A Computational Method for Simulating the Interaction between Fluid and Elastic Structures

Elijah Newren, University of Utah

Many biofluid problems involve the interaction of deformable, elastic structures with a surrounding fluid. While determining the fluid flow can be a difficult problem even without the presence of such structures, the addition of these structures adds a new dimension of difficulty. The Immersed Boundary (IB) method was originally designed for the simulation of flow patterns around heart valves, but it has been applied to diverse problems such as platelet aggregation, wave propagation in the cochlea, and aquatic animal locomotion. However, this method has some drawbacks. It suffers from lower order accuracy near the boundary, and for stiff problems it results in either a severe explicit timestep restriction or a large ill-conditioned implicit system. The Immersed Interface (II) method was introduced to address these limitations, but it poses new challenges. Extending the II method to three dimensions is nontrivial and has only been done in specialized cases.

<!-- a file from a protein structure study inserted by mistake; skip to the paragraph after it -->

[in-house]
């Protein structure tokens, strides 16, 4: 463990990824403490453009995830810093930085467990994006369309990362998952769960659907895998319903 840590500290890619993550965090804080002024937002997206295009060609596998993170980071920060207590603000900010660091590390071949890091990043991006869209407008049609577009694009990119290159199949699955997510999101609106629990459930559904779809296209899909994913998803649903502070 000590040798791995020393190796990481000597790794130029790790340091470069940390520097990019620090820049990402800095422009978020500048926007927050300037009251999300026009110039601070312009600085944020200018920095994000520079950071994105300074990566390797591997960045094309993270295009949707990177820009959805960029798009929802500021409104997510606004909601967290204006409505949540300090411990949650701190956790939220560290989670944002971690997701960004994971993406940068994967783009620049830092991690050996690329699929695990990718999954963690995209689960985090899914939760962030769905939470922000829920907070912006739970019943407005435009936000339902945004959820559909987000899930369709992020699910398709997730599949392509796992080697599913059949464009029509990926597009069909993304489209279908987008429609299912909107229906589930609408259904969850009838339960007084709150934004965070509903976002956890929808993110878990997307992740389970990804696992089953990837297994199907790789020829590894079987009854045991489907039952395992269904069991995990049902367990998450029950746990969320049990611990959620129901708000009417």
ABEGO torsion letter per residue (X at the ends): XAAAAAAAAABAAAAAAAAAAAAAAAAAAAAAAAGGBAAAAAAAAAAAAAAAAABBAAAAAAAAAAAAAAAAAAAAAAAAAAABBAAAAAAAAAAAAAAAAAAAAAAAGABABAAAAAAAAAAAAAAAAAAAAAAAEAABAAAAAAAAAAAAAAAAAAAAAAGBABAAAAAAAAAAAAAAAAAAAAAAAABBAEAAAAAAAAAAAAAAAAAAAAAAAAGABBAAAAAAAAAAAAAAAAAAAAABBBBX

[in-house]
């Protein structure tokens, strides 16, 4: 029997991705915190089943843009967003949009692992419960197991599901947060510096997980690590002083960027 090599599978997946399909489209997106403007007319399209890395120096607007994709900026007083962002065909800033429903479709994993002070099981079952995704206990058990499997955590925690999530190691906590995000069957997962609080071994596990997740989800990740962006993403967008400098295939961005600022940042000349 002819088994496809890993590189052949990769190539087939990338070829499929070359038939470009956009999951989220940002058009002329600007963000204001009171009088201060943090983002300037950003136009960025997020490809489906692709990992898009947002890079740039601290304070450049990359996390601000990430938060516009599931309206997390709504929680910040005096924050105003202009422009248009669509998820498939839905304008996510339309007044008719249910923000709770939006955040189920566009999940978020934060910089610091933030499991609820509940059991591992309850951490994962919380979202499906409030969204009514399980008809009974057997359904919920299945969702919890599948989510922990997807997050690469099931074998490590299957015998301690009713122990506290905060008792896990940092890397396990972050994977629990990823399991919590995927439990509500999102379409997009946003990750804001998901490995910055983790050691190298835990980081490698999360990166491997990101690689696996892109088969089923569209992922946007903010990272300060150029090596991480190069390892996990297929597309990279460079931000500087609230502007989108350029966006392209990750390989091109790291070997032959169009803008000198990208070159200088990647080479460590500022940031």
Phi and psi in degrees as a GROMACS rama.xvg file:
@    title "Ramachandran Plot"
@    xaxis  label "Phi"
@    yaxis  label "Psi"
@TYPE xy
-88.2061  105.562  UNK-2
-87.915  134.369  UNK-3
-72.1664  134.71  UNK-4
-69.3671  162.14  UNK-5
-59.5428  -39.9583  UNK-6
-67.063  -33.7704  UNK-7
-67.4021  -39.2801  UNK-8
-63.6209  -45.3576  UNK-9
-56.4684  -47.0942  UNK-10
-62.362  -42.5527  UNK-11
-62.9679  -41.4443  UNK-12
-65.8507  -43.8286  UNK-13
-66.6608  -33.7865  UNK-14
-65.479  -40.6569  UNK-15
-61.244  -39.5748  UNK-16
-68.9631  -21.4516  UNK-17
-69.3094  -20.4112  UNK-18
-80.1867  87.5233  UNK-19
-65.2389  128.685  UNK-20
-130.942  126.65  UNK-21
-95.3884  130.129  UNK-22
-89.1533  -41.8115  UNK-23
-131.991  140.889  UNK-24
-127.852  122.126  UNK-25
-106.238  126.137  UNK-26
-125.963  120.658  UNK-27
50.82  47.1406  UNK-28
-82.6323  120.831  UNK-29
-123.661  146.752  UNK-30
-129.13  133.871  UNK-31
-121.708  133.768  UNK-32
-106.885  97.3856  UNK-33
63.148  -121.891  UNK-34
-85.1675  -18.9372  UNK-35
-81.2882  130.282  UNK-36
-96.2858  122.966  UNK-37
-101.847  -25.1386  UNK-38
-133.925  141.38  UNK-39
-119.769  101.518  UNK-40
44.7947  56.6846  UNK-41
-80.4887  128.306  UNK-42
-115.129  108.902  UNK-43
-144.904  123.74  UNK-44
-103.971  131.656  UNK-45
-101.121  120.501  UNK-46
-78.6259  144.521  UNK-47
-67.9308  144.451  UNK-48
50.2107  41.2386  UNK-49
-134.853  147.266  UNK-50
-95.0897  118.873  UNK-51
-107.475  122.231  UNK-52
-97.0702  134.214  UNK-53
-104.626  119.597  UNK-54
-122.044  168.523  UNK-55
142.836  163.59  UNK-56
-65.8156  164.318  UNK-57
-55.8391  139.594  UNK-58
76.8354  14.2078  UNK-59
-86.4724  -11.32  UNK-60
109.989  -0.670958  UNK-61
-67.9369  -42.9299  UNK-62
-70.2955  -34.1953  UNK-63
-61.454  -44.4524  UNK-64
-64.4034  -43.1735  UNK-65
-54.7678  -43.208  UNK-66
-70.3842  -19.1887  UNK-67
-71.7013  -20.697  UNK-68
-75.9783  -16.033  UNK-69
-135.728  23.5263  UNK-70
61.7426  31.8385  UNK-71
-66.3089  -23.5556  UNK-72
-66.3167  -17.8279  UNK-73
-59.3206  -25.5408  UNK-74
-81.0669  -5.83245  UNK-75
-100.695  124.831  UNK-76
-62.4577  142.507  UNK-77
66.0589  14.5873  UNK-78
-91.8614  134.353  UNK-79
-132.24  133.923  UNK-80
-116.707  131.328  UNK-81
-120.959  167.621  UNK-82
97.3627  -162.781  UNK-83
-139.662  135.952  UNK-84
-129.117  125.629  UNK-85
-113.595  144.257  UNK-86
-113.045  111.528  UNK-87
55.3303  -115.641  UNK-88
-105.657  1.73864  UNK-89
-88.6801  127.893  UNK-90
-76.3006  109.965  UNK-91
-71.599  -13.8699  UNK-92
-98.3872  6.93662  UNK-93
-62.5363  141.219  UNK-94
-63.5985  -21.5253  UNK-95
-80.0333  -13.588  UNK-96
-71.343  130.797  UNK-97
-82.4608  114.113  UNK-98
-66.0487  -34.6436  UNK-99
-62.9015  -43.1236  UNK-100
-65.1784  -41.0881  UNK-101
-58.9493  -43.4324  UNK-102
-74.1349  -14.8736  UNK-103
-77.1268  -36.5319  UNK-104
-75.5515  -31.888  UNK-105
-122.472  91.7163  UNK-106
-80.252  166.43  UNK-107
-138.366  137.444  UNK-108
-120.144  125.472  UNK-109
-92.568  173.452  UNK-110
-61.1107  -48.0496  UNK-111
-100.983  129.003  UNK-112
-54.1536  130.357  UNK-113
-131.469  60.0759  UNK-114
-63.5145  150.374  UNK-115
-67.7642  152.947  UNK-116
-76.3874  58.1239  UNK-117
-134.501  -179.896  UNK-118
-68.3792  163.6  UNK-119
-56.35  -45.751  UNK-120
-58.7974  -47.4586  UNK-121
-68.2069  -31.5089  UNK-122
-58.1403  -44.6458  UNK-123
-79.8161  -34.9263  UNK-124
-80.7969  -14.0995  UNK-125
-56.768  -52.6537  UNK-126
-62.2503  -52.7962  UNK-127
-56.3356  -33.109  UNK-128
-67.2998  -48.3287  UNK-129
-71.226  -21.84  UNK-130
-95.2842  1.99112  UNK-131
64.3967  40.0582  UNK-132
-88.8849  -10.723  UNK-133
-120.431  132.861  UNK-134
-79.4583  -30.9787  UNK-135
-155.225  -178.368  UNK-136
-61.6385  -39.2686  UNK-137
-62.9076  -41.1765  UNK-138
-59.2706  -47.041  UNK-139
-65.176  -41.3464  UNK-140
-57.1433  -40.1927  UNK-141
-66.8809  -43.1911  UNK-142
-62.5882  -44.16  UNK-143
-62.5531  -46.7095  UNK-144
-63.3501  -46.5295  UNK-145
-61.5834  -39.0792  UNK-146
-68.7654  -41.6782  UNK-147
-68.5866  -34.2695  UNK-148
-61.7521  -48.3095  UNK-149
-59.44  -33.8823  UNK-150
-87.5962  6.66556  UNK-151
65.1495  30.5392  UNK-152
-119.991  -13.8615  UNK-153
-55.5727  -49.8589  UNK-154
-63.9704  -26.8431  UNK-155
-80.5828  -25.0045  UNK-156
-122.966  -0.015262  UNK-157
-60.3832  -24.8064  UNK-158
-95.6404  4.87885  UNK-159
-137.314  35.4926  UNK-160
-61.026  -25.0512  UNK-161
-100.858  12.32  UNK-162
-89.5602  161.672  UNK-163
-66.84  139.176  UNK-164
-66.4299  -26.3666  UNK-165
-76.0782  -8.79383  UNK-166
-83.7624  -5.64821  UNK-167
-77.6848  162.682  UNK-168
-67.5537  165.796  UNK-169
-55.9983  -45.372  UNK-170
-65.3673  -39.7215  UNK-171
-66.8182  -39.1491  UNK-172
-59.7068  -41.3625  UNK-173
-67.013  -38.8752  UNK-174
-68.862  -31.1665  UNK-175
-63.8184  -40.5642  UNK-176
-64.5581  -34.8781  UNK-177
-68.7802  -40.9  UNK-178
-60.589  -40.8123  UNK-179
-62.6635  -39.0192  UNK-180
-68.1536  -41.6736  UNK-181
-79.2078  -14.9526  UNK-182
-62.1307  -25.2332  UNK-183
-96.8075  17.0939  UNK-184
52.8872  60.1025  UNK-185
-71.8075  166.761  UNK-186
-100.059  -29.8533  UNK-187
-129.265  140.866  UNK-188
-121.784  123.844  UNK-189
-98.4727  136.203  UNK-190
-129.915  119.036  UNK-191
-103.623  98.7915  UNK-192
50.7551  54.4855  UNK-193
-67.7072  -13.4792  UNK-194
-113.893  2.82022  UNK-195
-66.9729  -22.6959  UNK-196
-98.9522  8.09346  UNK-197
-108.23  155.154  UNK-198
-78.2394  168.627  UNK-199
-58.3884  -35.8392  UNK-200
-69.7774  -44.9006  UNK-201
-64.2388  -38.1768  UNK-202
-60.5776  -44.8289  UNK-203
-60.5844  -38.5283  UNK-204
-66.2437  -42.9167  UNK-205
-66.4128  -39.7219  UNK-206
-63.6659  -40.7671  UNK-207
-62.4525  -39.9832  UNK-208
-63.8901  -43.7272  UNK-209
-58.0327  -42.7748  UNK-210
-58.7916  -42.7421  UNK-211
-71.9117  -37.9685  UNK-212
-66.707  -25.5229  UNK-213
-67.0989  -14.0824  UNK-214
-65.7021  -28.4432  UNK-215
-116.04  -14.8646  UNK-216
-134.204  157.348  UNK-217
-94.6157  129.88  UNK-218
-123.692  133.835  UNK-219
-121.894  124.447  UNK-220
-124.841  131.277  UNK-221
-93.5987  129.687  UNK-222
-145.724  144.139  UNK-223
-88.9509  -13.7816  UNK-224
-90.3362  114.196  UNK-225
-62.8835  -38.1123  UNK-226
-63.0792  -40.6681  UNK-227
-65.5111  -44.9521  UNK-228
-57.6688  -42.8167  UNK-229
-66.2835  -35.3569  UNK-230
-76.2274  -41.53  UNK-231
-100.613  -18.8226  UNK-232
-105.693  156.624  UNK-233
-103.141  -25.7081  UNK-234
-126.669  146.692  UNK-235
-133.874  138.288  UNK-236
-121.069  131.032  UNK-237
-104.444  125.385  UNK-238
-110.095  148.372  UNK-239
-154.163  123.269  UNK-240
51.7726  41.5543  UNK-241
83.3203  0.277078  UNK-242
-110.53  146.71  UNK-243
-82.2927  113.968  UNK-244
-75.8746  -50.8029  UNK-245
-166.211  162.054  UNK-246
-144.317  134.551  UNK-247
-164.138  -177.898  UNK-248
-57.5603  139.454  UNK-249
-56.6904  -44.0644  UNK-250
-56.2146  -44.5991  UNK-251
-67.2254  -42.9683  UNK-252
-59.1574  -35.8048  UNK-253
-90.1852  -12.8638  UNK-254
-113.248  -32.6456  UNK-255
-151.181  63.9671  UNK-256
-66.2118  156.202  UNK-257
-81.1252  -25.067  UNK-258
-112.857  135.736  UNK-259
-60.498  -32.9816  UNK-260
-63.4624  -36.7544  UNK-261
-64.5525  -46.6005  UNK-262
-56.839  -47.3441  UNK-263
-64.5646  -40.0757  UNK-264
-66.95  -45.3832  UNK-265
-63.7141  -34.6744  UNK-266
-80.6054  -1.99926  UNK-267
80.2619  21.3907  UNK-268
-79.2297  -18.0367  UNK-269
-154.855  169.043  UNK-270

I will discuss these methods and how we are using Radial Basis Functions (RBFs) to extend a hybrid IB/II method to three dimensions. As these methods make necessary the use of parallel computing, I will be discussing the computational techniques and algorithms we are employing to solve this problem, such as multigrid, communication strategies with MPI, quasi-Newton methods, and our use of the SAMRAI package developed at Lawrence Livermore National Laboratory for efficient distributed memory communication and the ability to add adaptive mesh refinement in the future.

Abstract Author(s): Elijah Newren, Grady Wright, Aaron Fogelson